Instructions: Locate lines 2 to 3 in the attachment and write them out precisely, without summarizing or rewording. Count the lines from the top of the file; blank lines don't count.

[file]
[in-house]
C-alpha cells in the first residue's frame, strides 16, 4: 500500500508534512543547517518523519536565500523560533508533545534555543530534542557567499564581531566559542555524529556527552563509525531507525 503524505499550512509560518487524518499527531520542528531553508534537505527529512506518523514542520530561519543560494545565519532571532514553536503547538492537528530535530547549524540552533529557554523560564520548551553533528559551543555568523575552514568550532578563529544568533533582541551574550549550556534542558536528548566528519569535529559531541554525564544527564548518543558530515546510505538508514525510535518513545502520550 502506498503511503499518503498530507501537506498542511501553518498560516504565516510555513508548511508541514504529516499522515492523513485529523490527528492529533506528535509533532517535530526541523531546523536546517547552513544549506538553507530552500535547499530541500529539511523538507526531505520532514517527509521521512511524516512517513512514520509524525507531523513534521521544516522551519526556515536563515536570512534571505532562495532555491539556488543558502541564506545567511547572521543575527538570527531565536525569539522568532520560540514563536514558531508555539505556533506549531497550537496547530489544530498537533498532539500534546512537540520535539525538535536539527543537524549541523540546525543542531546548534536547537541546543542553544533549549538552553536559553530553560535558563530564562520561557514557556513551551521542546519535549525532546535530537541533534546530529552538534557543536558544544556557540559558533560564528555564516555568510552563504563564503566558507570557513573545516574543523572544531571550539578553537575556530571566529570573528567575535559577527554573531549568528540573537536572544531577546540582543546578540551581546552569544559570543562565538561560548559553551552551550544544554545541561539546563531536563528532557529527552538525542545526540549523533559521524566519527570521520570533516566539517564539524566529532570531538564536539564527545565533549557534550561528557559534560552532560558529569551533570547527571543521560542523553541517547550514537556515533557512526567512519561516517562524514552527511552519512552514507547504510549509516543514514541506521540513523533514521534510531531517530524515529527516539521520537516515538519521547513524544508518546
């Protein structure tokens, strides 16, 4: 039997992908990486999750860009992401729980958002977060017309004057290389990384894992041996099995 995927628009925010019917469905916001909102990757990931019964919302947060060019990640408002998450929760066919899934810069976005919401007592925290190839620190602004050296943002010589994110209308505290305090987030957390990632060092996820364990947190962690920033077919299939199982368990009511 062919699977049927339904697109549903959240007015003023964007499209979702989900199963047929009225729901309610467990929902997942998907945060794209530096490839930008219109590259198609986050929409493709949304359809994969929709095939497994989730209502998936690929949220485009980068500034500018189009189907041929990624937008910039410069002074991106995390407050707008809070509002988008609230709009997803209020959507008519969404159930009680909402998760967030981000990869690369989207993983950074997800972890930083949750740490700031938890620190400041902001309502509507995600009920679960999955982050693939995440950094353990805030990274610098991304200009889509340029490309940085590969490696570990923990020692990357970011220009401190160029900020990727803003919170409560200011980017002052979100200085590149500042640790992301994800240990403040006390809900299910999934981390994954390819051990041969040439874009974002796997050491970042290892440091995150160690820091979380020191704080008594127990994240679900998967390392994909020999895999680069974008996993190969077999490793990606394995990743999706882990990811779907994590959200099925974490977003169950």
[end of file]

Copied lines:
C-alpha cells in the first residue's frame, strides 16, 4: 500500500508534512543547517518523519536565500523560533508533545534555543530534542557567499564581531566559542555524529556527552563509525531507525 503524505499550512509560518487524518499527531520542528531553508534537505527529512506518523514542520530561519543560494545565519532571532514553536503547538492537528530535530547549524540552533529557554523560564520548551553533528559551543555568523575552514568550532578563529544568533533582541551574550549550556534542558536528548566528519569535529559531541554525564544527564548518543558530515546510505538508514525510535518513545502520550 502506498503511503499518503498530507501537506498542511501553518498560516504565516510555513508548511508541514504529516499522515492523513485529523490527528492529533506528535509533532517535530526541523531546523536546517547552513544549506538553507530552500535547499530541500529539511523538507526531505520532514517527509521521512511524516512517513512514520509524525507531523513534521521544516522551519526556515536563515536570512534571505532562495532555491539556488543558502541564506545567511547572521543575527538570527531565536525569539522568532520560540514563536514558531508555539505556533506549531497550537496547530489544530498537533498532539500534546512537540520535539525538535536539527543537524549541523540546525543542531546548534536547537541546543542553544533549549538552553536559553530553560535558563530564562520561557514557556513551551521542546519535549525532546535530537541533534546530529552538534557543536558544544556557540559558533560564528555564516555568510552563504563564503566558507570557513573545516574543523572544531571550539578553537575556530571566529570573528567575535559577527554573531549568528540573537536572544531577546540582543546578540551581546552569544559570543562565538561560548559553551552551550544544554545541561539546563531536563528532557529527552538525542545526540549523533559521524566519527570521520570533516566539517564539524566529532570531538564536539564527545565533549557534550561528557559534560552532560558529569551533570547527571543521560542523553541517547550514537556515533557512526567512519561516517562524514552527511552519512552514507547504510549509516543514514541506521540513523533514521534510531531517530524515529527516539521520537516515538519521547513524544508518546
């Protein structure tokens, strides 16, 4: 039997992908990486999750860009992401729980958002977060017309004057290389990384894992041996099995 995927628009925010019917469905916001909102990757990931019964919302947060060019990640408002998450929760066919899934810069976005919401007592925290190839620190602004050296943002010589994110209308505290305090987030957390990632060092996820364990947190962690920033077919299939199982368990009511 062919699977049927339904697109549903959240007015003023964007499209979702989900199963047929009225729901309610467990929902997942998907945060794209530096490839930008219109590259198609986050929409493709949304359809994969929709095939497994989730209502998936690929949220485009980068500034500018189009189907041929990624937008910039410069002074991106995390407050707008809070509002988008609230709009997803209020959507008519969404159930009680909402998760967030981000990869690369989207993983950074997800972890930083949750740490700031938890620190400041902001309502509507995600009920679960999955982050693939995440950094353990805030990274610098991304200009889509340029490309940085590969490696570990923990020692990357970011220009401190160029900020990727803003919170409560200011980017002052979100200085590149500042640790992301994800240990403040006390809900299910999934981390994954390819051990041969040439874009974002796997050491970042290892440091995150160690820091979380020191704080008594127990994240679900998967390392994909020999895999680069974008996993190969077999490793990606394995990743999706882990990811779907994590959200099925974490977003169950």